Hanging Out with Teens with Dreams

Katie Eder and Crew on EdInnov Hangout

I am thankful I was asked to host an Educator Innovator session the other night with Katie Eder, the teen founder of an expanding project called Kids Tales, which provides free writing camps with paths to publication for young writers, often in communities that are struggling.  All camps are organized and run by teenagers. The teens write curriculum, pitch for funding, and created a non-profit. In fact, the entire Kids Tales organization is completely run by teenagers.

When we talk about Connected Learning, about how to empower young people to engage with the world through networking and through learning and through making, the Kids Tale story shows how a vision by one young person — Katie — can lead to an entire network of other engaged teens, reaching out to help young writers. And all with minimal help from any adults. It’s also a good example of how technology does not have be a central aspect of Connected Learning — it’s about the connections.

Katie and some of her fellow members of their Board of Directors, Shreya and Morgan, as well as my teaching friend Charlene Doland, joined me for the hour-long discussion about writing, empowering students and making change in the world. I was inspired by the work they are doing. I hope you will be, too.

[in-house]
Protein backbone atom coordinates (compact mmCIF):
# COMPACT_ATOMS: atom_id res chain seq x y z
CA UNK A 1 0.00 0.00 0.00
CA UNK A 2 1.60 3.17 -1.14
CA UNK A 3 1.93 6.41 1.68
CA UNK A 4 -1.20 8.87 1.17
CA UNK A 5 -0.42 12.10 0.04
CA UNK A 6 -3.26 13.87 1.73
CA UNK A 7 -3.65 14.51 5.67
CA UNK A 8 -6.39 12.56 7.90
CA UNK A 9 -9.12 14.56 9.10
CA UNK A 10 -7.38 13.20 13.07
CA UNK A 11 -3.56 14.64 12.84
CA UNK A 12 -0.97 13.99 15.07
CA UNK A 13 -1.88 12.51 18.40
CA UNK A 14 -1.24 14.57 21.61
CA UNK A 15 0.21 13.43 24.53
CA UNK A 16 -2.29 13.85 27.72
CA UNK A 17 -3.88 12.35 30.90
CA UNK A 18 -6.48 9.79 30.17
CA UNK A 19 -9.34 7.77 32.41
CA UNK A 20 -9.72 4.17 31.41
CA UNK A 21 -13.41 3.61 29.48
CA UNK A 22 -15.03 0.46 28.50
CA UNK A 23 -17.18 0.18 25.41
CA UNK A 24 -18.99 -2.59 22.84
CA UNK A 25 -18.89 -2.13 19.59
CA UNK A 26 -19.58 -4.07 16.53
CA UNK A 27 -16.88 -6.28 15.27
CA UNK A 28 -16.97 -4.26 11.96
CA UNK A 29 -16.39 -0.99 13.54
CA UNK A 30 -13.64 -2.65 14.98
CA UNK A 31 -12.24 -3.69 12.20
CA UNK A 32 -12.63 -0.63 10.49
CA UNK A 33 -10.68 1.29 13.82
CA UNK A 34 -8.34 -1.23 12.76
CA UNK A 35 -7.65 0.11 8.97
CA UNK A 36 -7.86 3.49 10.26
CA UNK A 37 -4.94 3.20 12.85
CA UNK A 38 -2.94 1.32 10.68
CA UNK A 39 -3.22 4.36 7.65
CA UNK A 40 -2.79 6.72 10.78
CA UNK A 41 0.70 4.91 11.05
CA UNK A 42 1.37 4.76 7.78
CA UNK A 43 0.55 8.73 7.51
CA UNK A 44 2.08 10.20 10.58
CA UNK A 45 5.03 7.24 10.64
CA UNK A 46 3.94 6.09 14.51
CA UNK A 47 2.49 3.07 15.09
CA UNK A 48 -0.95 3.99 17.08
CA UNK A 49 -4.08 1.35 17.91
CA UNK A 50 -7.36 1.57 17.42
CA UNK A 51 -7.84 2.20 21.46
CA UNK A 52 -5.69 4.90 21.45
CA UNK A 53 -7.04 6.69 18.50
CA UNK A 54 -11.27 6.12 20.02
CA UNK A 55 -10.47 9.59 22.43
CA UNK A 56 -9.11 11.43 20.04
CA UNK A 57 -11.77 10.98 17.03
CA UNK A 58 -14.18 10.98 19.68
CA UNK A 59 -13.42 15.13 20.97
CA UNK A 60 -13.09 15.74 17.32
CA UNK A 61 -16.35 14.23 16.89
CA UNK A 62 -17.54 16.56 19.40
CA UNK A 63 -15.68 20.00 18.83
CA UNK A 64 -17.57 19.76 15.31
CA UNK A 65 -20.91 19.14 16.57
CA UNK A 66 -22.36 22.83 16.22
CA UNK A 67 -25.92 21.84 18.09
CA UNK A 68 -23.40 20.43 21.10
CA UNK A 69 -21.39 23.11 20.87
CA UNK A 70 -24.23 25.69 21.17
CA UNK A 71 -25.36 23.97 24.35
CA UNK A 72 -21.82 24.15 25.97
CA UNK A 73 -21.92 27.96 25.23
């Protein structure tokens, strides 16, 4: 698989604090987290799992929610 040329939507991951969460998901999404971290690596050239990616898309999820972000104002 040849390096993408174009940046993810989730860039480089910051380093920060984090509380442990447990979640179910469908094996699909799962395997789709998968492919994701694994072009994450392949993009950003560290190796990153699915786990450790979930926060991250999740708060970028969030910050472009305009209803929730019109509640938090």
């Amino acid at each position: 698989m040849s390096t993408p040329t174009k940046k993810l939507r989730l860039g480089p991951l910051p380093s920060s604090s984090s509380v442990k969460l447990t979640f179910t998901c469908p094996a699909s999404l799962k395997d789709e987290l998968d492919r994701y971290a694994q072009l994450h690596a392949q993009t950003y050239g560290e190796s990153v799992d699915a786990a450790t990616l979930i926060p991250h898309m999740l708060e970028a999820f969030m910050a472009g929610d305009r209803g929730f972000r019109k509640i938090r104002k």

Take a look at the archives and resources:

Peace (in stories),
Kevin

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One Comment
  1. Great interview and great work by these teens. We had a regular writing project in the tutoring program I led in Chicago in the 1970s and 1980s. Kids wrote around a theme, such as a field trip we took, or a holiday, then we collected and published the stories in a “book”. We then gave these back to the kids. It was really motivational.

    As I listened to the work these young people are doing it reinforces my belief that youth could take meaningful, on-going roles, helping build visibility and draw resources to high poverty neighborhoods of Chicago and other cities, so these types of programs could be continuously available to more kids.

    My hope is that in 20 and 30 years these teens will still be doing this work, but with three decades of experience and much greater visibility. It’s this continuous involvement and learning that creates deeper understanding, passion and commitment to solving complex problems facing the world.

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